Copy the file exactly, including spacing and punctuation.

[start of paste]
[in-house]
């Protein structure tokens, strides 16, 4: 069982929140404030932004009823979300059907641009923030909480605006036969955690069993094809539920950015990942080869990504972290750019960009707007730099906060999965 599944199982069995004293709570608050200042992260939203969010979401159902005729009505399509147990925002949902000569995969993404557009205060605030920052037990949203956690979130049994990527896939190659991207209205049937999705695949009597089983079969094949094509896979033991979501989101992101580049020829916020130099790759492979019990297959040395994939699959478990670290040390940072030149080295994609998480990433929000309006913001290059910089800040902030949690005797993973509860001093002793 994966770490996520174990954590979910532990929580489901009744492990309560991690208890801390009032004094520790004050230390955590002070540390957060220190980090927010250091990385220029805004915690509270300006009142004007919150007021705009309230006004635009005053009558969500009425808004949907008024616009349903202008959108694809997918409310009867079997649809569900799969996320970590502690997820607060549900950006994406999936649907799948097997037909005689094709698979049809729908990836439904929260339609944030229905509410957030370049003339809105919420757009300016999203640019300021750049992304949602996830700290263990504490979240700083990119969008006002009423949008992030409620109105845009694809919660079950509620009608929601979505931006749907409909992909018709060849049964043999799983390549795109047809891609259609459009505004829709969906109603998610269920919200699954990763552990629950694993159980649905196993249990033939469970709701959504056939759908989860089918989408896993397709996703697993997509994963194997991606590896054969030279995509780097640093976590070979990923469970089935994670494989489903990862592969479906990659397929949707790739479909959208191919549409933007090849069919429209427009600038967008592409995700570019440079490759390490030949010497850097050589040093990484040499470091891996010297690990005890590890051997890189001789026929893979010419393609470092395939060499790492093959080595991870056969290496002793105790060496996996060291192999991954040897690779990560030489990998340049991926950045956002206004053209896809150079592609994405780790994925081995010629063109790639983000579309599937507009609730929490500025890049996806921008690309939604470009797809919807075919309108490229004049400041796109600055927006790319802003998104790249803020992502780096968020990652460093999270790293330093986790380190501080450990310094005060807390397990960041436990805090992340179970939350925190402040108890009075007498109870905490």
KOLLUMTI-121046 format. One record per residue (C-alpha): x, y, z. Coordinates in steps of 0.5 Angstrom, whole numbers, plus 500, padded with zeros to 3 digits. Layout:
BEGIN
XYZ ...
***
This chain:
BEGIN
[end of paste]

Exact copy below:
[in-house]
């Protein structure tokens, strides 16, 4: 069982929140404030932004009823979300059907641009923030909480605006036969955690069993094809539920950015990942080869990504972290750019960009707007730099906060999965 599944199982069995004293709570608050200042992260939203969010979401159902005729009505399509147990925002949902000569995969993404557009205060605030920052037990949203956690979130049994990527896939190659991207209205049937999705695949009597089983079969094949094509896979033991979501989101992101580049020829916020130099790759492979019990297959040395994939699959478990670290040390940072030149080295994609998480990433929000309006913001290059910089800040902030949690005797993973509860001093002793 994966770490996520174990954590979910532990929580489901009744492990309560991690208890801390009032004094520790004050230390955590002070540390957060220190980090927010250091990385220029805004915690509270300006009142004007919150007021705009309230006004635009005053009558969500009425808004949907008024616009349903202008959108694809997918409310009867079997649809569900799969996320970590502690997820607060549900950006994406999936649907799948097997037909005689094709698979049809729908990836439904929260339609944030229905509410957030370049003339809105919420757009300016999203640019300021750049992304949602996830700290263990504490979240700083990119969008006002009423949008992030409620109105845009694809919660079950509620009608929601979505931006749907409909992909018709060849049964043999799983390549795109047809891609259609459009505004829709969906109603998610269920919200699954990763552990629950694993159980649905196993249990033939469970709701959504056939759908989860089918989408896993397709996703697993997509994963194997991606590896054969030279995509780097640093976590070979990923469970089935994670494989489903990862592969479906990659397929949707790739479909959208191919549409933007090849069919429209427009600038967008592409995700570019440079490759390490030949010497850097050589040093990484040499470091891996010297690990005890590890051997890189001789026929893979010419393609470092395939060499790492093959080595991870056969290496002793105790060496996996060291192999991954040897690779990560030489990998340049991926950045956002206004053209896809150079592609994405780790994925081995010629063109790639983000579309599937507009609730929490500025890049996806921008690309939604470009797809919807075919309108490229004049400041796109600055927006790319802003998104790249803020992502780096968020990652460093999270790293330093986790380190501080450990310094005060807390397990960041436990805090992340179970939350925190402040108890009075007498109870905490």
KOLLUMTI-121046 format. One record per residue (C-alpha): x, y, z. Coordinates in steps of 0.5 Angstrom, whole numbers, plus 500, padded with zeros to 3 digits. Layout:
BEGIN
XYZ ...
***
This chain:
BEGIN